Editorial: The most wonderful time of the year

Trent Ernst, Editor


15 more days until Christmas. The most popular, but certainly not the only, mid-winter celebration on the North American Calendar.

It is at this time that Christians choose to celebrate the birth of Jesus Christ, the one they claim as Messiah.

At the same time, today marks the mid-point of Hanukkah, the Jewish Festival of Lights.

Hanukkah wanders about the Gregorian Calendar (the one most commonly used here in North America), starting on Kislev 25 of the Hebrew Calendar.

The eight day celebration commemorates the victory of the Israelites over the Syrian Greek army during the time of the Maccabean revolution.

Just a few days before Christmas, and a few days after the end of Hannukah is the winter solstice, marking the shortest day of the year.

Here in Tumbler Ridge, the sun will rise at 9:29 on Monday, December 21, and will set at 4:29, a scant seven hours of daylight.

The next day will be one second longer, and by the time Christmas roles around, the day will be 25 seconds longer than the shortest day of the year.

It marks the long journey back to spring, but, winter solstice is celebrated by many cultures.

In Eastern Europe, they used to celebrate Koliada, a pagan celebration of the rebirth of the sun, while elsewhere in Europe they celebrated Yule.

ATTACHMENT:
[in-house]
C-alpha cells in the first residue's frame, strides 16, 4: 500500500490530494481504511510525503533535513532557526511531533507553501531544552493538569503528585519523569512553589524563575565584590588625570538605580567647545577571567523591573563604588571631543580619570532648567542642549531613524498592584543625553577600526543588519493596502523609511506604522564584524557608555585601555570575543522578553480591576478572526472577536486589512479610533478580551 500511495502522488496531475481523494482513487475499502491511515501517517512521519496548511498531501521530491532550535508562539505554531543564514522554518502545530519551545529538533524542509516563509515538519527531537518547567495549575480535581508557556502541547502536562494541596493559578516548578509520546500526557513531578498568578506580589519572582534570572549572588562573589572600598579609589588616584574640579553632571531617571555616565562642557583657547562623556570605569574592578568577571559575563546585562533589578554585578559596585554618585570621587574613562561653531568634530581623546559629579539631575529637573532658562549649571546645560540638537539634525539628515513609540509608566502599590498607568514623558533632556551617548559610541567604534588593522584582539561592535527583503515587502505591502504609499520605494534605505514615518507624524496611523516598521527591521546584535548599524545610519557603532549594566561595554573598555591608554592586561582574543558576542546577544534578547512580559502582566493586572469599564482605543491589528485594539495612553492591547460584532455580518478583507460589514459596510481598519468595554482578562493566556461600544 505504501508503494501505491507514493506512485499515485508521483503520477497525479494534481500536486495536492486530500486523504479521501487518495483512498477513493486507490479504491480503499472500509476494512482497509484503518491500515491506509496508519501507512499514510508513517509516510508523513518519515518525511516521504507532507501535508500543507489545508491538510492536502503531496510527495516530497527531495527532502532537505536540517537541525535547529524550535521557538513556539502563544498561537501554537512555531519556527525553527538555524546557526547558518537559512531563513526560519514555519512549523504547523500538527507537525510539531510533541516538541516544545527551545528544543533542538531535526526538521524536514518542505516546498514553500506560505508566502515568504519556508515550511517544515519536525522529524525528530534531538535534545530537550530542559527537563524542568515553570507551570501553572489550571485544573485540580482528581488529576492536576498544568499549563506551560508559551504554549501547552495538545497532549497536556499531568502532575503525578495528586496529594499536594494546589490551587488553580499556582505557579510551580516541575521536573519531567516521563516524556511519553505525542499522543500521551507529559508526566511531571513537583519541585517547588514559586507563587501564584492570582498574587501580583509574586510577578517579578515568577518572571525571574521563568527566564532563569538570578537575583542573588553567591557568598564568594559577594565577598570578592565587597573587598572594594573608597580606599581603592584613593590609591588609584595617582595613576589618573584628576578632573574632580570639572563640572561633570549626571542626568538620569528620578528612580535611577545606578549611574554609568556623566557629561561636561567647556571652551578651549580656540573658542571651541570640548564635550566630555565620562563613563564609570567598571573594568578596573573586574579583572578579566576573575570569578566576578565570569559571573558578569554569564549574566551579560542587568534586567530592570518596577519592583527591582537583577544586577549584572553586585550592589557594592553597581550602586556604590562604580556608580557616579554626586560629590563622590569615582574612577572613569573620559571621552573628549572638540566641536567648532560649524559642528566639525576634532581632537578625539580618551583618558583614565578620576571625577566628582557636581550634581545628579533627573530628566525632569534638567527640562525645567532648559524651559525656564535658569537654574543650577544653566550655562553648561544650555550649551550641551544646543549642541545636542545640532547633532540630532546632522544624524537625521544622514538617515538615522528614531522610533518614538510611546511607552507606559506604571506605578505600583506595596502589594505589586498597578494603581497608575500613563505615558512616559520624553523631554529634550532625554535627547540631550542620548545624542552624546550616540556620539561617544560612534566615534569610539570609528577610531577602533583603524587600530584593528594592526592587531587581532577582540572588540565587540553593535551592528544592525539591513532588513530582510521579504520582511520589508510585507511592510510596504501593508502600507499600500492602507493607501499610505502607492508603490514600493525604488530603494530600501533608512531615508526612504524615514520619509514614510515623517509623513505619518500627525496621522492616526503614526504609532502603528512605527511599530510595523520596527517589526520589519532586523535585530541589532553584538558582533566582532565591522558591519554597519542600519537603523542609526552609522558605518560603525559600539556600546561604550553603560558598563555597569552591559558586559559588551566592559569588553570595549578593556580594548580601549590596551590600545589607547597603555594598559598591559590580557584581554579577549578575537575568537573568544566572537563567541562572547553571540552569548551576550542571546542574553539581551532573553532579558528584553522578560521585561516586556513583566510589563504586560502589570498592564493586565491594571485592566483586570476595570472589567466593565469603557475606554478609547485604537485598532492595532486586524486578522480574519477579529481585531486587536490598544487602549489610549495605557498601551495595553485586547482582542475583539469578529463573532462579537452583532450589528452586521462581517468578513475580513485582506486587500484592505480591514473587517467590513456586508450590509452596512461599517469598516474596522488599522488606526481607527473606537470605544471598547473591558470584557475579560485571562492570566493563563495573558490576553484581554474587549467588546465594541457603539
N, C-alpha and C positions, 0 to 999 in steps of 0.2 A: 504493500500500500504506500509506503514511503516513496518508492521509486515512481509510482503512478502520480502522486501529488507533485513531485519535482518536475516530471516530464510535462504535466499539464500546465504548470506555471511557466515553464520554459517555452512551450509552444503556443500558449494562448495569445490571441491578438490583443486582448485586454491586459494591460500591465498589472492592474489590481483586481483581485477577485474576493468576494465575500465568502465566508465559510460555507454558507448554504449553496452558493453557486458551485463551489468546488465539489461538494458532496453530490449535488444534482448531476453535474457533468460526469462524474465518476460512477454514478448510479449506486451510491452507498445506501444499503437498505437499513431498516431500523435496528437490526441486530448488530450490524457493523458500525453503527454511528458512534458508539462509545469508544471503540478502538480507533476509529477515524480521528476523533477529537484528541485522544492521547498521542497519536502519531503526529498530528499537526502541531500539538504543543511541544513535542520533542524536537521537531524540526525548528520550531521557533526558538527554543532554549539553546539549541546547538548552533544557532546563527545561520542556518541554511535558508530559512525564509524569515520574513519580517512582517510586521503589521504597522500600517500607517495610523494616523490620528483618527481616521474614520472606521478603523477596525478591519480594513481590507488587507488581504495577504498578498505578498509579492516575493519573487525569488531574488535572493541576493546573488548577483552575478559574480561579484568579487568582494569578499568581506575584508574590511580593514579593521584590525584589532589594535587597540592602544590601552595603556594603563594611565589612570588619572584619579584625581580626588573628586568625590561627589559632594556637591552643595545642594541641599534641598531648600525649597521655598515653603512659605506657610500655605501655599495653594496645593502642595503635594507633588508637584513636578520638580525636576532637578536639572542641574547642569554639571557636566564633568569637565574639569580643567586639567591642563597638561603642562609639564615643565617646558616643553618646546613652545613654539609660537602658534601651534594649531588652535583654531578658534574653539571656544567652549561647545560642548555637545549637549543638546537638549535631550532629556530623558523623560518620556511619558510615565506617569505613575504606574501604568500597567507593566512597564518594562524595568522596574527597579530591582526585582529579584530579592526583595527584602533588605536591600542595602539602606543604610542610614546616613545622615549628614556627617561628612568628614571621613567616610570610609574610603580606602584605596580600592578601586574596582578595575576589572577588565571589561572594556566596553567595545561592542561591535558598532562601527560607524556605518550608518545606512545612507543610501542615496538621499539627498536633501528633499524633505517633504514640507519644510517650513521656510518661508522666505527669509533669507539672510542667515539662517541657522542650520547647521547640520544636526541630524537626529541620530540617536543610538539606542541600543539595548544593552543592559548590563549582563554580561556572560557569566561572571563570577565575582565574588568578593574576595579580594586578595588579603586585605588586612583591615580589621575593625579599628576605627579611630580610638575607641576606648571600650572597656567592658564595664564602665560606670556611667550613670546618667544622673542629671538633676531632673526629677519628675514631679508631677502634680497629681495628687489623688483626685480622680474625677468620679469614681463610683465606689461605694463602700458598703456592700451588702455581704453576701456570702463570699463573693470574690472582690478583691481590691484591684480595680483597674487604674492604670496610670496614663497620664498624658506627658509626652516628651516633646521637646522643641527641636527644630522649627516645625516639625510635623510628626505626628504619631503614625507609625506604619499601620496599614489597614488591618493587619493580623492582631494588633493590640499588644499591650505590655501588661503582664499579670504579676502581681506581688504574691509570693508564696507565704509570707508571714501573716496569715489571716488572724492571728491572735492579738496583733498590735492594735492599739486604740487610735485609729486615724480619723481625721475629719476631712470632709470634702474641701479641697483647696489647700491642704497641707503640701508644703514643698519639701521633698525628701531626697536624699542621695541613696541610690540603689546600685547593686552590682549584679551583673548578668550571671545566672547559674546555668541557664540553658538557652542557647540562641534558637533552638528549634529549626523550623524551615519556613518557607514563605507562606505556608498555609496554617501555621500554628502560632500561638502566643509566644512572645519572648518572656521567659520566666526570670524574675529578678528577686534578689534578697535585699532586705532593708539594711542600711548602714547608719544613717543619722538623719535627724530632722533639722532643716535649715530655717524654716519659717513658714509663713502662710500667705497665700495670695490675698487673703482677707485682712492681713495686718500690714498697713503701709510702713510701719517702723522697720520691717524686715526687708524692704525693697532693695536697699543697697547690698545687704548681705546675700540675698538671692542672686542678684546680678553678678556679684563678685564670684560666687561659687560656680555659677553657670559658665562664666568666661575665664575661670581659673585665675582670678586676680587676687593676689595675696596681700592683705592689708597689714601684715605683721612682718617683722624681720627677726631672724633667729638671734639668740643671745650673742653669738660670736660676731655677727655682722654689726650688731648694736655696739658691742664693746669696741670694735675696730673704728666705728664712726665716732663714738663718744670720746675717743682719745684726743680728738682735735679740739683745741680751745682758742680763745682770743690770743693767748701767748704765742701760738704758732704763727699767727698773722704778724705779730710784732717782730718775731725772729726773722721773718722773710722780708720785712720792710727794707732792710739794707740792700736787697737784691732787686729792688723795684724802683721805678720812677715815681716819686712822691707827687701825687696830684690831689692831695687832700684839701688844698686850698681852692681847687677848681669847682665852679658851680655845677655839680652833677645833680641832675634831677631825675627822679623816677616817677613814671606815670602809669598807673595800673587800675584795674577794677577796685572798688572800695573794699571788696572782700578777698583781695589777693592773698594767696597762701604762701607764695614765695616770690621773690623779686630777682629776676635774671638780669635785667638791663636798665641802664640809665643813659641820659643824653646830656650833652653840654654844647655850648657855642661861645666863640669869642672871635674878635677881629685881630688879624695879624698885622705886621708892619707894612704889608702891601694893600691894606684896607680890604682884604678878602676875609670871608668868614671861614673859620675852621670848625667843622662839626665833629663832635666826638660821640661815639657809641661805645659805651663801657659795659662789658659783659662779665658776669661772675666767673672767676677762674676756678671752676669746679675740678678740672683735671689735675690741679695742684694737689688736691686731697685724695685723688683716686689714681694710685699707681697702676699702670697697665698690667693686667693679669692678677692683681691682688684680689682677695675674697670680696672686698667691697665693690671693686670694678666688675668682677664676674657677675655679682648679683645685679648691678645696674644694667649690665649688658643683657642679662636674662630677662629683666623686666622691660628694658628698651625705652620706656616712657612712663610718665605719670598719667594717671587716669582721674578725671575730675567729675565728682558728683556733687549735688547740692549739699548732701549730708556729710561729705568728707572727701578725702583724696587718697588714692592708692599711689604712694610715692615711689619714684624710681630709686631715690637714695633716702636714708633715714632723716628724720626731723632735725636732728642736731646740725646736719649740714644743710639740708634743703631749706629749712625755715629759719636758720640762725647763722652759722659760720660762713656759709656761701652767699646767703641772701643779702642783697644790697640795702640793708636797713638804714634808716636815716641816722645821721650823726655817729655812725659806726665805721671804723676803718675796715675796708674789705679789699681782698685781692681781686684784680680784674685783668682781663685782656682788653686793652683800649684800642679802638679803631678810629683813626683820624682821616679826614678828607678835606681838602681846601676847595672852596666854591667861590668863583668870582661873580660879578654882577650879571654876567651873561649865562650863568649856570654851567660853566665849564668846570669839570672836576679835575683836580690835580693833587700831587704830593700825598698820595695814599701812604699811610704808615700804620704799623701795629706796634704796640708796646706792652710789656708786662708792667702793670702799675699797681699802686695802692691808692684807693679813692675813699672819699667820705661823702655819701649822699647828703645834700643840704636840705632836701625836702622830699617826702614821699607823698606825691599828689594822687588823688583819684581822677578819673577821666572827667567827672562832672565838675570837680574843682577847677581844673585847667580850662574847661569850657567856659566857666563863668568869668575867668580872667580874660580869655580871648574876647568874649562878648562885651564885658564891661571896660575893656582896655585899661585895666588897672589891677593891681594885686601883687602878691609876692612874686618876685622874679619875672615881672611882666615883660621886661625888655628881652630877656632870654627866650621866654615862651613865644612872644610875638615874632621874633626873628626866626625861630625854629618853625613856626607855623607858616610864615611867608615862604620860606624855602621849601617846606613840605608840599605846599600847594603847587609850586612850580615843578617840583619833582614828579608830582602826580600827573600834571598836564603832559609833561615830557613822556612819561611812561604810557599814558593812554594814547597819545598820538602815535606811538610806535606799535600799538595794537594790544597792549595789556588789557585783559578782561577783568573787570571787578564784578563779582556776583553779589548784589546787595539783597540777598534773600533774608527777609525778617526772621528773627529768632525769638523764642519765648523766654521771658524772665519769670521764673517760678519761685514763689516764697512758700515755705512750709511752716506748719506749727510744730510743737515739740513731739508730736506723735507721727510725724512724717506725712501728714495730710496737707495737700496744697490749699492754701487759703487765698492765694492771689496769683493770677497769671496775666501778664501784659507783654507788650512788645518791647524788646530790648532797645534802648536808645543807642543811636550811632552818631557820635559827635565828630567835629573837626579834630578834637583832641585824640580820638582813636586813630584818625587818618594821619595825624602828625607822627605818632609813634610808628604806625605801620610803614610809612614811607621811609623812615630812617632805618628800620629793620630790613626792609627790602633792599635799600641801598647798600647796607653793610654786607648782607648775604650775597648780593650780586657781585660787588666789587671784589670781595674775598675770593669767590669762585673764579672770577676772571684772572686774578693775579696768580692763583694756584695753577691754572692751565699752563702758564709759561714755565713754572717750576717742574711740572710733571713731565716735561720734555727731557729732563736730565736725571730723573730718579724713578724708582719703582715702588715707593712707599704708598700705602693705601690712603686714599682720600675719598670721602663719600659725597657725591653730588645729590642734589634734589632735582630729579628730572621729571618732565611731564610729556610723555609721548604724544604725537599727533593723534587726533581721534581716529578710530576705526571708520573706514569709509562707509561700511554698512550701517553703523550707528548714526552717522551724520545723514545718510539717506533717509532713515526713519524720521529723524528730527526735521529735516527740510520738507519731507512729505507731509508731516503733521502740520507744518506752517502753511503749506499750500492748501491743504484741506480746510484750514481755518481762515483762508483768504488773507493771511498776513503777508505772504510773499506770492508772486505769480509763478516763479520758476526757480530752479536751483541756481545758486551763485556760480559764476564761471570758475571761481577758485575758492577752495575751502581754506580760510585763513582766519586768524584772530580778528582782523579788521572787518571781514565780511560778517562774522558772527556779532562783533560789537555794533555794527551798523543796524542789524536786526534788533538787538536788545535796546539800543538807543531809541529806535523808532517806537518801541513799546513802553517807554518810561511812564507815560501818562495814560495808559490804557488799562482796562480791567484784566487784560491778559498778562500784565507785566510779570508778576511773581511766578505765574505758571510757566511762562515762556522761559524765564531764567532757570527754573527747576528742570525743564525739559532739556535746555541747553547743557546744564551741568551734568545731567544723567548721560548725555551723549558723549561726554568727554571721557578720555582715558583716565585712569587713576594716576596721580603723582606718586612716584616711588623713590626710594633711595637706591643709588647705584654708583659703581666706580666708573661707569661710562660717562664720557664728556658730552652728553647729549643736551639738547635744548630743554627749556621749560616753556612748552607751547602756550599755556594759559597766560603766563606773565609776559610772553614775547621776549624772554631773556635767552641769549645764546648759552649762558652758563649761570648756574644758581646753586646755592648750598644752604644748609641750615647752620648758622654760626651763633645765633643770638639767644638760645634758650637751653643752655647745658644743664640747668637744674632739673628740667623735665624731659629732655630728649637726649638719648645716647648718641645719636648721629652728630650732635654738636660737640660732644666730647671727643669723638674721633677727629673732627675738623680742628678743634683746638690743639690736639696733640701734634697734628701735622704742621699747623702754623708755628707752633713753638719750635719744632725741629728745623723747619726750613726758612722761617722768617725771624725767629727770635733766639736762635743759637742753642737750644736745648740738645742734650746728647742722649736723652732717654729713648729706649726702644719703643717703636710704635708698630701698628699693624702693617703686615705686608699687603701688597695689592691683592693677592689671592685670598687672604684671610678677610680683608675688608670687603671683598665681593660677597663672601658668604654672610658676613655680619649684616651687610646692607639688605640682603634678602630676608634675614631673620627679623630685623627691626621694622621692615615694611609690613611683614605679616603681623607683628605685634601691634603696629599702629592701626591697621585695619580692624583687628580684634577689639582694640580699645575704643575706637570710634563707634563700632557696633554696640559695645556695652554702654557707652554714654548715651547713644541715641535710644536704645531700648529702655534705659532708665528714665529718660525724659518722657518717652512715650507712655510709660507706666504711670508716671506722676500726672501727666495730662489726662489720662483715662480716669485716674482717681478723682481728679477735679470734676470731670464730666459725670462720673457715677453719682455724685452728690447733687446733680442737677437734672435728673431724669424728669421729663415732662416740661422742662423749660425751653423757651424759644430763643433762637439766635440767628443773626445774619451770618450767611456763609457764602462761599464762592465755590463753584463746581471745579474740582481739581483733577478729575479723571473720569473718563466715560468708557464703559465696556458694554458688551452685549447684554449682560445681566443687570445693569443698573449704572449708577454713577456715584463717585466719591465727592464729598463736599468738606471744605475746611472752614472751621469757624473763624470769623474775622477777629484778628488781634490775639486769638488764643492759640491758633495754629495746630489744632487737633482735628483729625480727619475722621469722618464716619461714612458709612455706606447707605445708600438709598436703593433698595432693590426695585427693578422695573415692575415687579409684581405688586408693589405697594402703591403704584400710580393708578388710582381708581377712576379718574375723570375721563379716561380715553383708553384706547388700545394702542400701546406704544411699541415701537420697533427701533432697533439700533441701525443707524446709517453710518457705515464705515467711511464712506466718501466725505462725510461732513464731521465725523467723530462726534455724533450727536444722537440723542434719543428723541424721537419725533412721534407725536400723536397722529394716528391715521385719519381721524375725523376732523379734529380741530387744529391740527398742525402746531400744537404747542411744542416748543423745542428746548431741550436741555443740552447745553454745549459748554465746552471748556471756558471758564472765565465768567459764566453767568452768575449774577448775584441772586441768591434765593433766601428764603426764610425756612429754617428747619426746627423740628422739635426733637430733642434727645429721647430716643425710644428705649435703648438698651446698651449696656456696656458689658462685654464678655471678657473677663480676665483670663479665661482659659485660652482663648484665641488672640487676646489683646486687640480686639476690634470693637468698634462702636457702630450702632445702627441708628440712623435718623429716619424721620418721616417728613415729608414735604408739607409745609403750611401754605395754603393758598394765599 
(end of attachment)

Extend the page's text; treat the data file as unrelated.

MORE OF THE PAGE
Persians celebrate Yalda, the longest and darkest night of the year, while the Chinese celebrate Dongzhi on winter solstice.

Dongzhi is tied to the concept of balance; beyond this point, the days get longer and therefore there will be an increase in the positive energy flowing in.

Heaven make it so, as the last few months have seen a marked increase in negative energy. Not just events like Paris, like San Bernadino, but in the discussions around these events.

You can’t take but one step to find someone else using the event to launch some sort of rant pushing some sort of agenda. The pro-gun faction argues that if only someone had been concealed carrying, this event would have been mitigated, while the anti-gun faction argues that if it wasn’t so easy to access guns in the first place, things like this would never happen.

And don’t get me started on the whole revelation that the shooters were Muslim. The level of hate that has been poured out by people around San Bernadino and Paris has been breathtaking, with respected church leaders proclaiming from the pulpit for members to take up arms.

Heck, even Christmas itself has become a source of divisiveness, with people saying “Merry Christmas” with the same level of intensity as if they were saying “Screw You.” Which, come to think of it, they probably are. Happy Holiday? Up yours. I’m having a Merry Christmas instead.

Here we are in a time that is supposed to be about families, about sharing, about being kind and good and loving and all I’m seeing is hate and bitterness and antipathy. It’s like the Blackadder Christmas Carol, which turns Dickens on its head having our hero change from “the nicest man in England into the horridest man in the world.”

“What happened to the milk of human kindness?” asks Baldrick?

“It’s gone off,” is the reply.

So I’m asking your help here. Between now and Monday, send me your best personal Christmas story that shows that the milk of human kindness still flows from the bosom of human respect and that the world is not just suckling from the hind teat of hate. Editor@tumblerridgenews.com.